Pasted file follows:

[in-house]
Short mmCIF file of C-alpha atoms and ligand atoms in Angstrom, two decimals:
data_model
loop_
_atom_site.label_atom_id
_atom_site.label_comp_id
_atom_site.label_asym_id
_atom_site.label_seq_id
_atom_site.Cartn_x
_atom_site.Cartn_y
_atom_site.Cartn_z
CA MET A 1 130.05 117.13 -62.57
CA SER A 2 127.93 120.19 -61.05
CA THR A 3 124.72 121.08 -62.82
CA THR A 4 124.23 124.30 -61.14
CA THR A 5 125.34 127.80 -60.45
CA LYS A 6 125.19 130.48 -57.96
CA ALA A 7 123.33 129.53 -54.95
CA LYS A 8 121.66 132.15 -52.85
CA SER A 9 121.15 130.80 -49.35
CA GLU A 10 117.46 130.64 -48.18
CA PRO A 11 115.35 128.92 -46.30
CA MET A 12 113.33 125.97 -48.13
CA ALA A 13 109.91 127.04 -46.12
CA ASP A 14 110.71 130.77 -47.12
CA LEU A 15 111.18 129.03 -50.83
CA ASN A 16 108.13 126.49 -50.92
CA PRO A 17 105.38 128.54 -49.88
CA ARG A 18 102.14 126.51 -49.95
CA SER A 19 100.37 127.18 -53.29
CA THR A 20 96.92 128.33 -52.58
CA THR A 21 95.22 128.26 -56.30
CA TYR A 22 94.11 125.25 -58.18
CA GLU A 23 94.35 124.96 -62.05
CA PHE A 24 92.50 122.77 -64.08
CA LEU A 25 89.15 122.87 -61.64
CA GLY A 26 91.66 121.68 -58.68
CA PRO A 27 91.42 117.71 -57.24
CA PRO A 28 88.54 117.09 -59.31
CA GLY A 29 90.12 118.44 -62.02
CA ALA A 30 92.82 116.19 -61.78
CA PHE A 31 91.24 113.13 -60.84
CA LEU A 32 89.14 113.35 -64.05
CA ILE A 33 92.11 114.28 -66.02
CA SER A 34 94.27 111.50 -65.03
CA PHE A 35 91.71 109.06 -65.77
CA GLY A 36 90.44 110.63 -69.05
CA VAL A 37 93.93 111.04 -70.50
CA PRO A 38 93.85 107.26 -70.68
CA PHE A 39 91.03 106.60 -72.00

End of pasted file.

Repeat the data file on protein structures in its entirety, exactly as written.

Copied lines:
[in-house]
Short mmCIF file of C-alpha atoms and ligand atoms in Angstrom, two decimals:
data_model
loop_
_atom_site.label_atom_id
_atom_site.label_comp_id
_atom_site.label_asym_id
_atom_site.label_seq_id
_atom_site.Cartn_x
_atom_site.Cartn_y
_atom_site.Cartn_z
CA MET A 1 130.05 117.13 -62.57
CA SER A 2 127.93 120.19 -61.05
CA THR A 3 124.72 121.08 -62.82
CA THR A 4 124.23 124.30 -61.14
CA THR A 5 125.34 127.80 -60.45
CA LYS A 6 125.19 130.48 -57.96
CA ALA A 7 123.33 129.53 -54.95
CA LYS A 8 121.66 132.15 -52.85
CA SER A 9 121.15 130.80 -49.35
CA GLU A 10 117.46 130.64 -48.18
CA PRO A 11 115.35 128.92 -46.30
CA MET A 12 113.33 125.97 -48.13
CA ALA A 13 109.91 127.04 -46.12
CA ASP A 14 110.71 130.77 -47.12
CA LEU A 15 111.18 129.03 -50.83
CA ASN A 16 108.13 126.49 -50.92
CA PRO A 17 105.38 128.54 -49.88
CA ARG A 18 102.14 126.51 -49.95
CA SER A 19 100.37 127.18 -53.29
CA THR A 20 96.92 128.33 -52.58
CA THR A 21 95.22 128.26 -56.30
CA TYR A 22 94.11 125.25 -58.18
CA GLU A 23 94.35 124.96 -62.05
CA PHE A 24 92.50 122.77 -64.08
CA LEU A 25 89.15 122.87 -61.64
CA GLY A 26 91.66 121.68 -58.68
CA PRO A 27 91.42 117.71 -57.24
CA PRO A 28 88.54 117.09 -59.31
CA GLY A 29 90.12 118.44 -62.02
CA ALA A 30 92.82 116.19 -61.78
CA PHE A 31 91.24 113.13 -60.84
CA LEU A 32 89.14 113.35 -64.05
CA ILE A 33 92.11 114.28 -66.02
CA SER A 34 94.27 111.50 -65.03
CA PHE A 35 91.71 109.06 -65.77
CA GLY A 36 90.44 110.63 -69.05
CA VAL A 37 93.93 111.04 -70.50
CA PRO A 38 93.85 107.26 -70.68
CA PHE A 39 91.03 106.60 -72.00